TRANSLATION OF METAPHORS AND SIMILES



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TRANSLATION OF METAPHORS AND SIMILES



 

Metaphor is a transference of some quality from one object to another.267 It is an implicit comparison of two unlike objects. The purpose of metaphor is to liven up the text, make it more colorful, dramatic and witty - that is, metaphor carries out an emotive function.268

Simile is a more cautious form of metaphor. It is a comparison of two objects when the linkage is made explicit, like drumming like a noise in dreams.

Metaphor is inherent in language. In this case it can go unnoticed in everyday conversation, like she attacked my views; an ailing economy; to have a load taken off one’s mind. Language metaphors are stock metaphors. They are trite and typical for many users, and fixed by the dictionary, as mostly idioms.* They are sometimes called dead metaphors.

Other metaphors are occasionally constructed in individual speech. They are neologistic and euphemeral unless they become language metaphors by being diffused through popular speech and, later, the media.

Metaphor is the main feature of imaginative writing. In his/her work, a translator must be fully aware of its sense and the emotive effect it produces through its image. Both sense and image should be preserved as much as possible.

Peter Newmark, an outstanding British theorist of translation, suggests the following procedures for translating metaphor, in order of preference:269

1) Reproducing the same image in the target language. This procedure is employed if the image has comparable frequency and similar associations in the appropriate register. For example, ray of hope – луч надежды. But associations may differ from language to language, becoming tricky for translation. For an English-speaking person, the image of duck is associated with a darling: Look Jenny! What a little duck of a dog! (R. Hitchin) – Смотрите, Дженни, какая прелестная собачка!* For a Russian receptor, the image of duck raises negative connotations: Ольга Федоровна чудовищно растолстела, была обжорлива, как утка, и нечистоплотна. (В. Вересаев) Выбежала из светлицы Настя, и, лениво переваливаясь с ноги на ногу, как утка, выплывала полусонная Параша. (П.Мельников-Печерский)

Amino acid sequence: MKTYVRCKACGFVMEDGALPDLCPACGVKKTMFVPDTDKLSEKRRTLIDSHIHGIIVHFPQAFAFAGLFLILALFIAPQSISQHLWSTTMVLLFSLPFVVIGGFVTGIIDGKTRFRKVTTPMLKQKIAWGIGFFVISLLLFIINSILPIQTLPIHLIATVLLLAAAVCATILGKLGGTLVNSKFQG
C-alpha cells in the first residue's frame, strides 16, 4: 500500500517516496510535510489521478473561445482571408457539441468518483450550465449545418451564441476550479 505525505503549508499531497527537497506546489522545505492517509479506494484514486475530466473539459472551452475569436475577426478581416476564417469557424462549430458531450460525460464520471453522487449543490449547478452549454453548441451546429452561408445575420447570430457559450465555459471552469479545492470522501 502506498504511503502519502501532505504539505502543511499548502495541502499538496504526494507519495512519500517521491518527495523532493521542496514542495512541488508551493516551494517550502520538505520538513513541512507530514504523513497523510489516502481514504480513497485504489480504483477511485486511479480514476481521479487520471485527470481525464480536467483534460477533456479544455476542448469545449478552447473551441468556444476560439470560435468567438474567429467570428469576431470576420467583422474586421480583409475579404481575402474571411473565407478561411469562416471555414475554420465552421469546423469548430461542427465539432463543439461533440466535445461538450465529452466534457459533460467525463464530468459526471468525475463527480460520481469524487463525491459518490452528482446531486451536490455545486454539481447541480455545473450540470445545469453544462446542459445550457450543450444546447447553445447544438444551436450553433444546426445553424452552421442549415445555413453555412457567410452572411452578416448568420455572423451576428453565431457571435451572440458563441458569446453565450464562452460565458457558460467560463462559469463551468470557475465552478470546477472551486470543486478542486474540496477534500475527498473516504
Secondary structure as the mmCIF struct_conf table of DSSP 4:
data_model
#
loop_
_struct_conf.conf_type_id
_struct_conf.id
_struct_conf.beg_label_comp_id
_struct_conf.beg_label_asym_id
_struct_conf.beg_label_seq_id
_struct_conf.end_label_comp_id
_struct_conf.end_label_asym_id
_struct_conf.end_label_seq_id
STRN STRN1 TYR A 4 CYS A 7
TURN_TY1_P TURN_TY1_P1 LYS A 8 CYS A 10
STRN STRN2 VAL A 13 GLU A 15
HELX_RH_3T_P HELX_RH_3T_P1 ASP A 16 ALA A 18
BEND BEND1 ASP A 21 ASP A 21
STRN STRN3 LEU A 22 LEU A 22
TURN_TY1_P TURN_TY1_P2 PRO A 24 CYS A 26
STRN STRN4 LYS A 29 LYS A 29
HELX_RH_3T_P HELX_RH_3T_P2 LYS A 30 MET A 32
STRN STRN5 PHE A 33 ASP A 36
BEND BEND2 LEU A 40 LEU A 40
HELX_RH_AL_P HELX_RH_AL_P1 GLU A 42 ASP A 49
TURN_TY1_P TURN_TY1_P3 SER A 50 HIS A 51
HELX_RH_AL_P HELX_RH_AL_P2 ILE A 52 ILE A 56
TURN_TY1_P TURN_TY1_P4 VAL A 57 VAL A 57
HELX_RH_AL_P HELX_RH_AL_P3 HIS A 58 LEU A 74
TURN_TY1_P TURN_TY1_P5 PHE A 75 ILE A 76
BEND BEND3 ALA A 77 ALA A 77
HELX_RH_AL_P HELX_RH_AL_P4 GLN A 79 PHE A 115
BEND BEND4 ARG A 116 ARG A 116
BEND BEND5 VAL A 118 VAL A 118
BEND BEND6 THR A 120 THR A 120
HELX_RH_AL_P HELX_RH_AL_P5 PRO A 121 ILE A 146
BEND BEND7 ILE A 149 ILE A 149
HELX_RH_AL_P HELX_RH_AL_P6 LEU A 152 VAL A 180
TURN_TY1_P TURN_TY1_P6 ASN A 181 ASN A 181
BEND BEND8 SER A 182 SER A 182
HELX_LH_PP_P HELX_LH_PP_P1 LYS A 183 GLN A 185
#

2) Replacing the image in the source language with a standard target language image. What you hear is not genuine. She makes clouds with one hand, rain with the other. She is trying to trick you, so you will do anything for her. (A. Tan) – Ее слова лживы. Левая рука не знает, что творит правая. Ей хочется поймать тебя в ловушку, чтобы ты делала для нее все, что ей угодно. This procedure is not infrequent in translating similes: ноги как ватные – legs like jelly. The tongue is a fire. – Язык как бритва. Sometimes the image substitution helps the translator to play upon the extended metaphor: She was inclined to think … that her brother was the apple of Mrs. Ashbury’s eyes, and (that she thought) the apple was full of worm-holes. – Она была склонна думать, что миссис Эшбери … носится со своим сыном как с писаной торбой, и что торба эта гнилая.

3) Translating metaphor with a simile, retaining the image. Books are mirrors. – Книги как зеркало. Translating a metaphor (simile) by simile plus sense (i.e. plus explanation of the sense). This transformation is used if there is risk that a simple transfer of metaphor will not be understood by most readers.

4) Converting metaphor to sense, that is explicatory translation: I guess I keep hoping that if we stay right where we are, she’ll come back, and we can turn the clock back. (D. Steel) – Мне кажется, я все еще надеюсь, что если мы останемся здсь, она вернется и все будет как прежде. This procedure is justified only in case of a dead metaphor. In other cases, the expressiveness of the metaphor should be compensated in a nearby part of the text.

5) Deletion, or reduction. This transformation is employed only if the metaphor is redundant. A deletion of metaphor can be justified only on the ground that the metaphor’s function is being fulfilled elsewhere in the text.

6) Using the same metaphor combined with sense. Calque translation of metaphor supported by explanation is recommended only if the translator lacks confidence in the metaphor’s power and clarity.